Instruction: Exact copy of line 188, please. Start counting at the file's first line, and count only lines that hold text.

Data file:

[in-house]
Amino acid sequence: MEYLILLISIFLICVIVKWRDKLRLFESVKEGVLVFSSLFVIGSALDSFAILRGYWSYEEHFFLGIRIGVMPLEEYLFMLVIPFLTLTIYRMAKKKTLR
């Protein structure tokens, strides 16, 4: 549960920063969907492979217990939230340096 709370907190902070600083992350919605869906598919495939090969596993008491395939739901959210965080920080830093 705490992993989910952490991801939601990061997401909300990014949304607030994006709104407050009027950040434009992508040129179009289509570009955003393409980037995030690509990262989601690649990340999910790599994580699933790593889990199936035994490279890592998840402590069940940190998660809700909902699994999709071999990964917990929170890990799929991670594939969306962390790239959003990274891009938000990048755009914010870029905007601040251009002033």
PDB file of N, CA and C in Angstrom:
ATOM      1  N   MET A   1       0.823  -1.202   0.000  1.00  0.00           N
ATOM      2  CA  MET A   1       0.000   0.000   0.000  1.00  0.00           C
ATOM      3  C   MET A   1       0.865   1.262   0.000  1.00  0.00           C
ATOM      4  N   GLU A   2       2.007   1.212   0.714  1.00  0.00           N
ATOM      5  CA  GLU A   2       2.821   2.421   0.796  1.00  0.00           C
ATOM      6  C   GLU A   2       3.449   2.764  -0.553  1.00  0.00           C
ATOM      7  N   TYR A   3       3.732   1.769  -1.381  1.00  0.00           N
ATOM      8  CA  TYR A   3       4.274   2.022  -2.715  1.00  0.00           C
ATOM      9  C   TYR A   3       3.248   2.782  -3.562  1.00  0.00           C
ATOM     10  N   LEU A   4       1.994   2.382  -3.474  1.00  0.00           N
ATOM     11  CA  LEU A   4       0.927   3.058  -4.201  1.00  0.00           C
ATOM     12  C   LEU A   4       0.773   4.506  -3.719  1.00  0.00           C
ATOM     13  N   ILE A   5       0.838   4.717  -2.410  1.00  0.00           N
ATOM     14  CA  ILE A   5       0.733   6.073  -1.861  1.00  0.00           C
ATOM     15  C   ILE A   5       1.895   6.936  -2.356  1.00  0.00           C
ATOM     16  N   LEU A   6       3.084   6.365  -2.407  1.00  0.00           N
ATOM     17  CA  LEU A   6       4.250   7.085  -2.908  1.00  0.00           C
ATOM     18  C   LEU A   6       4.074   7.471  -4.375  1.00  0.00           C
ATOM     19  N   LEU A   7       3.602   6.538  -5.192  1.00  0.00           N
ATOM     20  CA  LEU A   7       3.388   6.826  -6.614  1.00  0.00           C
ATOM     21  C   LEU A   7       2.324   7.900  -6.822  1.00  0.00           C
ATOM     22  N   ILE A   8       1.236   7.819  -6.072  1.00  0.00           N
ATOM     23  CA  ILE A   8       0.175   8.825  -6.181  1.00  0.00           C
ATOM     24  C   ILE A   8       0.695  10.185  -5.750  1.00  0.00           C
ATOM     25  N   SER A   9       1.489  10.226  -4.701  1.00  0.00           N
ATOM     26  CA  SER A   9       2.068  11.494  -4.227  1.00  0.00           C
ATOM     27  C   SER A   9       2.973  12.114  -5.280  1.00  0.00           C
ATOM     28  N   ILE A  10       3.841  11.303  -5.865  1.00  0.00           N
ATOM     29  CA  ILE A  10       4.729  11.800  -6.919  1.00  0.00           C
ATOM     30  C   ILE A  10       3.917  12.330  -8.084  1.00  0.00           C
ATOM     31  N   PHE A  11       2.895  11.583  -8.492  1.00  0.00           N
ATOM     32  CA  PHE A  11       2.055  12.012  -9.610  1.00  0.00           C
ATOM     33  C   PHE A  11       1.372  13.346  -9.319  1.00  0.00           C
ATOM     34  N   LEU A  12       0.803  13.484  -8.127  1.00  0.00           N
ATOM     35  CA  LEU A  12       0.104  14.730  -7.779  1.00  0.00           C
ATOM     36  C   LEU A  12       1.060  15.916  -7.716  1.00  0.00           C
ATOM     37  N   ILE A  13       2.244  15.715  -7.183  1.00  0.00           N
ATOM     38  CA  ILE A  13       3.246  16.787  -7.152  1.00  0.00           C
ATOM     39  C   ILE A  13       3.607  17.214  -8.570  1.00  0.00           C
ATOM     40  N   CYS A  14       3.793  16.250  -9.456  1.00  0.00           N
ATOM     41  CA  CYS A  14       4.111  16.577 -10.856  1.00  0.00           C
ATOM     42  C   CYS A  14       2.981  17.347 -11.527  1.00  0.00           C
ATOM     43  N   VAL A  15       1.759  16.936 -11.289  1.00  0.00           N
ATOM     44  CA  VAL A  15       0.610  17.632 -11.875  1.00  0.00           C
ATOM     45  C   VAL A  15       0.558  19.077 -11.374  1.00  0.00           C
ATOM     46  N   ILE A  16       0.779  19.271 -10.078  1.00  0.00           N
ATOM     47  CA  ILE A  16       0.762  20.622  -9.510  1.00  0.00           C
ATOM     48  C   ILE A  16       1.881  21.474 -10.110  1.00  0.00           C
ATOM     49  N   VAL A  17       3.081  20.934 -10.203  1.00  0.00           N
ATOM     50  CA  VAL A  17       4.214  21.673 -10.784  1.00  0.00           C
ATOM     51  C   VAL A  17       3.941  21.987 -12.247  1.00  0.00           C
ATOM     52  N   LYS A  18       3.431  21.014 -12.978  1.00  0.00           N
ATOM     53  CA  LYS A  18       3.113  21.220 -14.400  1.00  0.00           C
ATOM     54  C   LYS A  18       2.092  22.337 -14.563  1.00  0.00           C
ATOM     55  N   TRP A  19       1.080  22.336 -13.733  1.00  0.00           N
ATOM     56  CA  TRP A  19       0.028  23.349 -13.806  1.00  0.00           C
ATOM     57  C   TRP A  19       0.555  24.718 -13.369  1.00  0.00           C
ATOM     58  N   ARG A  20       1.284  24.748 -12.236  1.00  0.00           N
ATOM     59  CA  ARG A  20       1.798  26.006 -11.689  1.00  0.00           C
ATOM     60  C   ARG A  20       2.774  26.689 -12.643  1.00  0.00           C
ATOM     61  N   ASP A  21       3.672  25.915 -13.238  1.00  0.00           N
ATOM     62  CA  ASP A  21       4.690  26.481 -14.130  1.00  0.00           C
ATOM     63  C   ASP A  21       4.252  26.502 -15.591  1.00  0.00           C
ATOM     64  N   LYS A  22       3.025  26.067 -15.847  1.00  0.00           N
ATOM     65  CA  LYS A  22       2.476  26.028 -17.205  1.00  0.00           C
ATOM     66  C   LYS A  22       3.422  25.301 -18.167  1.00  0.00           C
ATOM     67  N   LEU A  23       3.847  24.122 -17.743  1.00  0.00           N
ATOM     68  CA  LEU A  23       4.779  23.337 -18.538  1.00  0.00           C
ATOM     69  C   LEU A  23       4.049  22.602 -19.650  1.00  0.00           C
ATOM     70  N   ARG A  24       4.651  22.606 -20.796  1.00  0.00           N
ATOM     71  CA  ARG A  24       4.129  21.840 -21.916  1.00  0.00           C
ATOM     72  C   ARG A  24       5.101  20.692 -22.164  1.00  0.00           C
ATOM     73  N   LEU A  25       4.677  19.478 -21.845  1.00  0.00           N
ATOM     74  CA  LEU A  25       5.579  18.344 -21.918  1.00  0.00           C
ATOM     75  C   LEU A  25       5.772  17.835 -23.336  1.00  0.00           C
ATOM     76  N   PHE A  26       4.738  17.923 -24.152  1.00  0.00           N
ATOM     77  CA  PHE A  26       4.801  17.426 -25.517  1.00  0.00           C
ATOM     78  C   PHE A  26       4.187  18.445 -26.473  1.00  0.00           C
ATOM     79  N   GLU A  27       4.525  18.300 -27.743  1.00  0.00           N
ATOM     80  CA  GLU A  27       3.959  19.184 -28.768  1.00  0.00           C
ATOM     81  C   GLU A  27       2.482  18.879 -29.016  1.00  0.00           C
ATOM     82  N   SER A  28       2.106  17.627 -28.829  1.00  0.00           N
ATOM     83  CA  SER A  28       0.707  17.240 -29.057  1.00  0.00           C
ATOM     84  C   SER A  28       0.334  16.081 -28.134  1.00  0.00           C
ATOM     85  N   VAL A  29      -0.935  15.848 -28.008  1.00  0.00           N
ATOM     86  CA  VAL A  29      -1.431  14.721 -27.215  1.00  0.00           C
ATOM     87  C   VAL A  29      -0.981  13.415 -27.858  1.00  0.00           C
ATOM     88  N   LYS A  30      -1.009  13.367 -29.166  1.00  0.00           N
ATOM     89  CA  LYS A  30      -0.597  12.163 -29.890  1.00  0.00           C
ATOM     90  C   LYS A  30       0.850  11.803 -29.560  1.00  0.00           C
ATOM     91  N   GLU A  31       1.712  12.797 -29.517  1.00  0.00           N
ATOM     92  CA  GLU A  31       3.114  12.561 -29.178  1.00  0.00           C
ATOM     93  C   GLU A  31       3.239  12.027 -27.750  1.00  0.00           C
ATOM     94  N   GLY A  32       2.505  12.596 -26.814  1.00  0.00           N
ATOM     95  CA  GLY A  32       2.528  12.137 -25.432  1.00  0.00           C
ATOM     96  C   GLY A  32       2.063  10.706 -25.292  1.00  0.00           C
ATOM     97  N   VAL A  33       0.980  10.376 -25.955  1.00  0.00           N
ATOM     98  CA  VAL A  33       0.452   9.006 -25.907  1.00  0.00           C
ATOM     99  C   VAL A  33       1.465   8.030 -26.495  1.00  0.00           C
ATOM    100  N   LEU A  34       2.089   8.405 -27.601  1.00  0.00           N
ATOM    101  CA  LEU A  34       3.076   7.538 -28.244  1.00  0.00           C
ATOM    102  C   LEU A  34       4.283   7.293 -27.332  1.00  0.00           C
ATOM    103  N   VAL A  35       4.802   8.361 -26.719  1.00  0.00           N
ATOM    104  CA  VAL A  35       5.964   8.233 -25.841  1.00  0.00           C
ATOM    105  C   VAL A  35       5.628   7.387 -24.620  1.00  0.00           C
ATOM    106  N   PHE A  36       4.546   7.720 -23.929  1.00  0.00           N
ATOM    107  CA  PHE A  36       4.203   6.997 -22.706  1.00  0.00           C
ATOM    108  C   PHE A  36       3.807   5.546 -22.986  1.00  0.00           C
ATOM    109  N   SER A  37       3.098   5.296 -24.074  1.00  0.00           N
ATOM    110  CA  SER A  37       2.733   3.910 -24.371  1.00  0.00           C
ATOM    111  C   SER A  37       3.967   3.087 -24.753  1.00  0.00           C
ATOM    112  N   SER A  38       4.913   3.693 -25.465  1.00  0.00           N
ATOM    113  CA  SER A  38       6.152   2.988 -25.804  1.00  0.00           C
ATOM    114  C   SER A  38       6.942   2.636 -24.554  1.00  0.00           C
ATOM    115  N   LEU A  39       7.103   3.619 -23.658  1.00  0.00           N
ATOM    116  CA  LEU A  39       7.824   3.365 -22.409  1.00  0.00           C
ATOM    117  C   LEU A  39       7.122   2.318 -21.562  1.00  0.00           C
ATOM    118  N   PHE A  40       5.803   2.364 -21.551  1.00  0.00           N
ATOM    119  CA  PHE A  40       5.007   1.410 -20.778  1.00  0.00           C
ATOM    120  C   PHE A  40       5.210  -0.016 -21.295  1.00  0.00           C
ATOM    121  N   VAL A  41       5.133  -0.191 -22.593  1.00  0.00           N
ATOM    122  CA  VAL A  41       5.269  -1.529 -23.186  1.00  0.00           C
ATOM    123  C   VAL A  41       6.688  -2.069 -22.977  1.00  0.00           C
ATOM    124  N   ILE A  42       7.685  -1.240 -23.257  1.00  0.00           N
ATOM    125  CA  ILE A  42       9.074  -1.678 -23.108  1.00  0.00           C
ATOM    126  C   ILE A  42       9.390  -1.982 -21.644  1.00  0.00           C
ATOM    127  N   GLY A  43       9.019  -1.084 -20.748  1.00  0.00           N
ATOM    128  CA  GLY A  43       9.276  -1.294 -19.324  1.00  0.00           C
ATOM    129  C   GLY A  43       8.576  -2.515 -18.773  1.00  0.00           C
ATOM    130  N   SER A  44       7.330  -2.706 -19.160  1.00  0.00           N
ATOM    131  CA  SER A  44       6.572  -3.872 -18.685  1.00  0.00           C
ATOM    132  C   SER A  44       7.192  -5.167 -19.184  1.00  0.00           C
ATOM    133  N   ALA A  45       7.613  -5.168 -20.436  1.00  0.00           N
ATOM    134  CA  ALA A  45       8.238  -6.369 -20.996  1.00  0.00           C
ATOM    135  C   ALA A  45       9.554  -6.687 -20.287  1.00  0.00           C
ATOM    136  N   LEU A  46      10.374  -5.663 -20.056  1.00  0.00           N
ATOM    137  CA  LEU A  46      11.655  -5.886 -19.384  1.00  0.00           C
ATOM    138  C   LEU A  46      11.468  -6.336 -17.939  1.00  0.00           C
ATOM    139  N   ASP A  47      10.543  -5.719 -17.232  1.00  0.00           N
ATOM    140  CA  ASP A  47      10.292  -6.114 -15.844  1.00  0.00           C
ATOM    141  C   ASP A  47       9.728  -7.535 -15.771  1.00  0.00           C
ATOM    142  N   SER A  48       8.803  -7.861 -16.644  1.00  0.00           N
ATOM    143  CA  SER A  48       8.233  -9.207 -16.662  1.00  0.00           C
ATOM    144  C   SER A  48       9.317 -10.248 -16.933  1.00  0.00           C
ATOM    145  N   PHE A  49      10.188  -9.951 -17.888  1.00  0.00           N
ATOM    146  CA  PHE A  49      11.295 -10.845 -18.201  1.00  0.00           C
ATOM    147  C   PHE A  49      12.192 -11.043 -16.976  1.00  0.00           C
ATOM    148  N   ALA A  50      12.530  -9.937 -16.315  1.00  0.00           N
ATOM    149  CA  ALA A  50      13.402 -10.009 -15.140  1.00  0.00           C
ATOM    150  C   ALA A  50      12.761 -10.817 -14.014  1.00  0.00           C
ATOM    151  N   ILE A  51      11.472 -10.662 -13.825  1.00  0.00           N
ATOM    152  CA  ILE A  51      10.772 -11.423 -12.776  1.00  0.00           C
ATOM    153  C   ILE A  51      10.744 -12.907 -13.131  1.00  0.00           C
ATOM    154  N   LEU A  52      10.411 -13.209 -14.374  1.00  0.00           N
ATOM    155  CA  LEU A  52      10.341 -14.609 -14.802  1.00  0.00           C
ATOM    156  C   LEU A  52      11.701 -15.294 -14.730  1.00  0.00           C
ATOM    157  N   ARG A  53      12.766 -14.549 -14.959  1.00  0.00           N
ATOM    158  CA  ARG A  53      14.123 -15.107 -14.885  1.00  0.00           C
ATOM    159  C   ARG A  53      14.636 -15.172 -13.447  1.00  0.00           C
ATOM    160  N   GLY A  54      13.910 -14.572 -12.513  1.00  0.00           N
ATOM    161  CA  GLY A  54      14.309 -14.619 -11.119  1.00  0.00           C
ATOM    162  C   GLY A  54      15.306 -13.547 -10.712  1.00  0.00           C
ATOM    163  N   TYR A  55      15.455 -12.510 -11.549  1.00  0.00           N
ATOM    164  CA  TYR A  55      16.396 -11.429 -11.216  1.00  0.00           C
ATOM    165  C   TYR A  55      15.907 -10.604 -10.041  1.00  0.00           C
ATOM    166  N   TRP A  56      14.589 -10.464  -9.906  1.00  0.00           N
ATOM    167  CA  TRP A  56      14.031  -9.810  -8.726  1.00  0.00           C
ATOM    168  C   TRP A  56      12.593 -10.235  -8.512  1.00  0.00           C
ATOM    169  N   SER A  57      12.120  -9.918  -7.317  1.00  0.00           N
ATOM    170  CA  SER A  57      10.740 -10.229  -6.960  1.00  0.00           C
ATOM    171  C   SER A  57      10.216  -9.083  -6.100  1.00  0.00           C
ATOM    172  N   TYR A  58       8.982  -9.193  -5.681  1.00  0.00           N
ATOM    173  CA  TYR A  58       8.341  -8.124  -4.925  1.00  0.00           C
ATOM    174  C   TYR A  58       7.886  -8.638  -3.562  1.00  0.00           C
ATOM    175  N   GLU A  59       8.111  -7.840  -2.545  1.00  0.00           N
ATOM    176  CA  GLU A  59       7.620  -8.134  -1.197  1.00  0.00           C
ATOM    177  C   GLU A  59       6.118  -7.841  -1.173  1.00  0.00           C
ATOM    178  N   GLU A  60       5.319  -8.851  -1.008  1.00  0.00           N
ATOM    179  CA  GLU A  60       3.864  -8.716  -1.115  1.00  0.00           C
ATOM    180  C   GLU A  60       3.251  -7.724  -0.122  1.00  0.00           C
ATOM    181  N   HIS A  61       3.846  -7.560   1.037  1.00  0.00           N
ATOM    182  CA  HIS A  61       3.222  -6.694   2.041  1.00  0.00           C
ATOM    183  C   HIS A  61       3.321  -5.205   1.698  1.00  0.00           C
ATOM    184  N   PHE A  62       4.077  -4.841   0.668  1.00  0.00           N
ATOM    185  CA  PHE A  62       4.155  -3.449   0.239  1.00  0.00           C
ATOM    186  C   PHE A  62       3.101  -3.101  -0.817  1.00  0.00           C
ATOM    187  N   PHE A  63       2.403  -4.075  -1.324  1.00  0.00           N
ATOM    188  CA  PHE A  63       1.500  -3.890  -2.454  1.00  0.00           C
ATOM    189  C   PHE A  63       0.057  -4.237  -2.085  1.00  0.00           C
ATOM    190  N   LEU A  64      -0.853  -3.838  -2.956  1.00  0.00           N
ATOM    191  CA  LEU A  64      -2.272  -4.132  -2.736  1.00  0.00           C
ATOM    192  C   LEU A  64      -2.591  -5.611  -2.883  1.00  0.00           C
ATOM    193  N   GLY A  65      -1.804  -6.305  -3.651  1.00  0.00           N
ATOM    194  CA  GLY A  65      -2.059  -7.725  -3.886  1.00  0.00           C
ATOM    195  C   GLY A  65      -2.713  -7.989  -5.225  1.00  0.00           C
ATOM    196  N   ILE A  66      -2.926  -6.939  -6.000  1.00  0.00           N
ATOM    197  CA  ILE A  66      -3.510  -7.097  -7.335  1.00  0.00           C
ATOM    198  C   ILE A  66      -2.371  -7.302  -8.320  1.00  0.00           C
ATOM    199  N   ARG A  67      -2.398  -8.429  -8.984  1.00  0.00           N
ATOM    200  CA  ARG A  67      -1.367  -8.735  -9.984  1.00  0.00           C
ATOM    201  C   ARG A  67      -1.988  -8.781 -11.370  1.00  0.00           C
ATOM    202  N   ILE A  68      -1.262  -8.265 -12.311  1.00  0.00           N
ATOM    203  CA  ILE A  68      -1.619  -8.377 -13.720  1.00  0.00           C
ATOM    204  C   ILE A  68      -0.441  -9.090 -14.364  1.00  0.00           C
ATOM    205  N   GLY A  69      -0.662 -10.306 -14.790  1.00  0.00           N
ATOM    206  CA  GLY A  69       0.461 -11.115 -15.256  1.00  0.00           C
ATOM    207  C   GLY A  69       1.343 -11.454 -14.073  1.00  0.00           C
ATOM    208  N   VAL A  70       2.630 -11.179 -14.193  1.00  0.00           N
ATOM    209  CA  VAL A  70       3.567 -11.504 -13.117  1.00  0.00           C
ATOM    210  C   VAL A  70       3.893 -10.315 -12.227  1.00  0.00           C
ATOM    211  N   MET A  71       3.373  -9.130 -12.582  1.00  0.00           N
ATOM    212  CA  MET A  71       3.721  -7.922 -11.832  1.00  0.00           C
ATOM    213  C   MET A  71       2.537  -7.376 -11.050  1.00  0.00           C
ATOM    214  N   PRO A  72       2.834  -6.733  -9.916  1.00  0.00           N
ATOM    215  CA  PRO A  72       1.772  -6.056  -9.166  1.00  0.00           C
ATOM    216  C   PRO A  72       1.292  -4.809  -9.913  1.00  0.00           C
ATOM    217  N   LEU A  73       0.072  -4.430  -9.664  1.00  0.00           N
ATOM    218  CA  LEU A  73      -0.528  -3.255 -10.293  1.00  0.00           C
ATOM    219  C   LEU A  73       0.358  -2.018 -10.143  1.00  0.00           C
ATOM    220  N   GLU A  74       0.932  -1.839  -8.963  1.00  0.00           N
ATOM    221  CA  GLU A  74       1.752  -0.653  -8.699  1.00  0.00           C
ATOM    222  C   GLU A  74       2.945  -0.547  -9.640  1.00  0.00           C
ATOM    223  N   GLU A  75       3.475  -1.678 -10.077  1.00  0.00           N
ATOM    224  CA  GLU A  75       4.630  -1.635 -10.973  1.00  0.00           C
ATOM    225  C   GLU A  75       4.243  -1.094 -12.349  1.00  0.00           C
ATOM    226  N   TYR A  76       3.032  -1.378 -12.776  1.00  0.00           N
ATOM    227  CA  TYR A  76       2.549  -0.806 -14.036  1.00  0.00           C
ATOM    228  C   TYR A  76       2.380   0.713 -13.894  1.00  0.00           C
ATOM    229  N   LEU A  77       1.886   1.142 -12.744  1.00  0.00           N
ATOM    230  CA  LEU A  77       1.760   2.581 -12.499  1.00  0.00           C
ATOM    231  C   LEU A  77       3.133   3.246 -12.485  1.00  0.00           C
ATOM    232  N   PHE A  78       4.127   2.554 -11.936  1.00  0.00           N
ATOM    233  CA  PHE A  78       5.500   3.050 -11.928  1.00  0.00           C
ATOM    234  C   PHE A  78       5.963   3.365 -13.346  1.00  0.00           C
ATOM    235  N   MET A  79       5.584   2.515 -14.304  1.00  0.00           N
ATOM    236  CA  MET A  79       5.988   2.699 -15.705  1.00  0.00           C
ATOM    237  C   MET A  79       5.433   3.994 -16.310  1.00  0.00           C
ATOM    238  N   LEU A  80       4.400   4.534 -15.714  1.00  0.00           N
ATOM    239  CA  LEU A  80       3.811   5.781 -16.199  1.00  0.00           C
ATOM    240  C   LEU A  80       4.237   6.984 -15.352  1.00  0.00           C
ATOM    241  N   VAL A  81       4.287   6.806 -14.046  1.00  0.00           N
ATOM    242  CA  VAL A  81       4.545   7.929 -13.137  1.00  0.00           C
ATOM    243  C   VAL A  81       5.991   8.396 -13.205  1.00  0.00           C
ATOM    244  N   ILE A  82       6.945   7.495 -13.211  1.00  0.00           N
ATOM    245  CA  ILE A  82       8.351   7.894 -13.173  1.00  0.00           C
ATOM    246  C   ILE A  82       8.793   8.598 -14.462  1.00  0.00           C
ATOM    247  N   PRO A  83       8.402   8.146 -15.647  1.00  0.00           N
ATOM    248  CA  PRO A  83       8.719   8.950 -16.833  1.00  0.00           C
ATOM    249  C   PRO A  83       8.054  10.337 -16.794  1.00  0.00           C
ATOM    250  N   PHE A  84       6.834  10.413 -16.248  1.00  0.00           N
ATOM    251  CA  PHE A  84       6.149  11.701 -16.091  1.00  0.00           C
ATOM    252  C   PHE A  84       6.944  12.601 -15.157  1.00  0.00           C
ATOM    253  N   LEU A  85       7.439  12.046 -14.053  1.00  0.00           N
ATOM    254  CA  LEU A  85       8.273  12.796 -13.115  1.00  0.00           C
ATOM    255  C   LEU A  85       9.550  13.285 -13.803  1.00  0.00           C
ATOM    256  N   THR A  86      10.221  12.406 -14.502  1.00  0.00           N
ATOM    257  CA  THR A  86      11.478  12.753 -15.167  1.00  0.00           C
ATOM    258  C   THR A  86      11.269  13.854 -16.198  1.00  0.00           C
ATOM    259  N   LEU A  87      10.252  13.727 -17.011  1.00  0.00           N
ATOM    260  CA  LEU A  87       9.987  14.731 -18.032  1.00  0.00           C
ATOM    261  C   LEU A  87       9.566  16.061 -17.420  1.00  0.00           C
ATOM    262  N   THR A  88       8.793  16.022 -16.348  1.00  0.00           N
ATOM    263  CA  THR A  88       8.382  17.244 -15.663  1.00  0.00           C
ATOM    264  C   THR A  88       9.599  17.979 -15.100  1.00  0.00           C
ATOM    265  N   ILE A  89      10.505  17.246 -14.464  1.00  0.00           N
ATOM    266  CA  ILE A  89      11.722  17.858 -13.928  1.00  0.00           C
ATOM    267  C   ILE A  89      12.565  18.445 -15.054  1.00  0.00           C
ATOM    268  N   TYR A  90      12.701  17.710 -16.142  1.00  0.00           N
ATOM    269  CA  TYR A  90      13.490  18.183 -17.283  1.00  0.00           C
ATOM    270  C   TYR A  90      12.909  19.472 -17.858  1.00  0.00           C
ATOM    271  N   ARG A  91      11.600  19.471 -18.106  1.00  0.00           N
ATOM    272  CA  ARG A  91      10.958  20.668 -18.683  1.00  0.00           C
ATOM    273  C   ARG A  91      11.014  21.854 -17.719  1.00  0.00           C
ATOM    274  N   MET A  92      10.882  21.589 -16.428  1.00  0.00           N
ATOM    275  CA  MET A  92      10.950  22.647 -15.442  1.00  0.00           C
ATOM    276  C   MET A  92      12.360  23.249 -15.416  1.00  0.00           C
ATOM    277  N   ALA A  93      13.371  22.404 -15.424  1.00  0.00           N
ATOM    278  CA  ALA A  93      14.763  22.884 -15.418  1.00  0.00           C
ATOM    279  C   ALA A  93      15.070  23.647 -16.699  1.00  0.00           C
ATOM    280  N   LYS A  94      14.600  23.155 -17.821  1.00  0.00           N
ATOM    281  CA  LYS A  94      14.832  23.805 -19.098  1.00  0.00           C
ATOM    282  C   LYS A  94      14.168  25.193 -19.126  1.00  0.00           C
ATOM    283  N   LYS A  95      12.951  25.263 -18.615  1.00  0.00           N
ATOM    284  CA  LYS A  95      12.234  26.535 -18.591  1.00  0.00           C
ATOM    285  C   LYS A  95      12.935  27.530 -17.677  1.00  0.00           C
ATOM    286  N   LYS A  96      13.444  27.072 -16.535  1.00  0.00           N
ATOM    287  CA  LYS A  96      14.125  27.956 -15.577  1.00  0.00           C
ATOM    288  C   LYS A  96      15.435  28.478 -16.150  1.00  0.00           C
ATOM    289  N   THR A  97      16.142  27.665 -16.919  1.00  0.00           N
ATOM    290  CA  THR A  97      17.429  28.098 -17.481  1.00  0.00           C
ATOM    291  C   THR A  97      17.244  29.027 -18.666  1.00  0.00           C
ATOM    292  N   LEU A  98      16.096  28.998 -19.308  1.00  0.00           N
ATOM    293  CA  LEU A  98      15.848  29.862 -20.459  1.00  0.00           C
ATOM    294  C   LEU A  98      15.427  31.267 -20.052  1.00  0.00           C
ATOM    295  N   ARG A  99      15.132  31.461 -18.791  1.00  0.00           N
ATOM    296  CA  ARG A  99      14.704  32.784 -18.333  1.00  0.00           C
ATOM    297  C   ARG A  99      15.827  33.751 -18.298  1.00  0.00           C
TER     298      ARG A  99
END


ATOM    184  N   PHE A  62       4.077  -4.841   0.668  1.00  0.00           N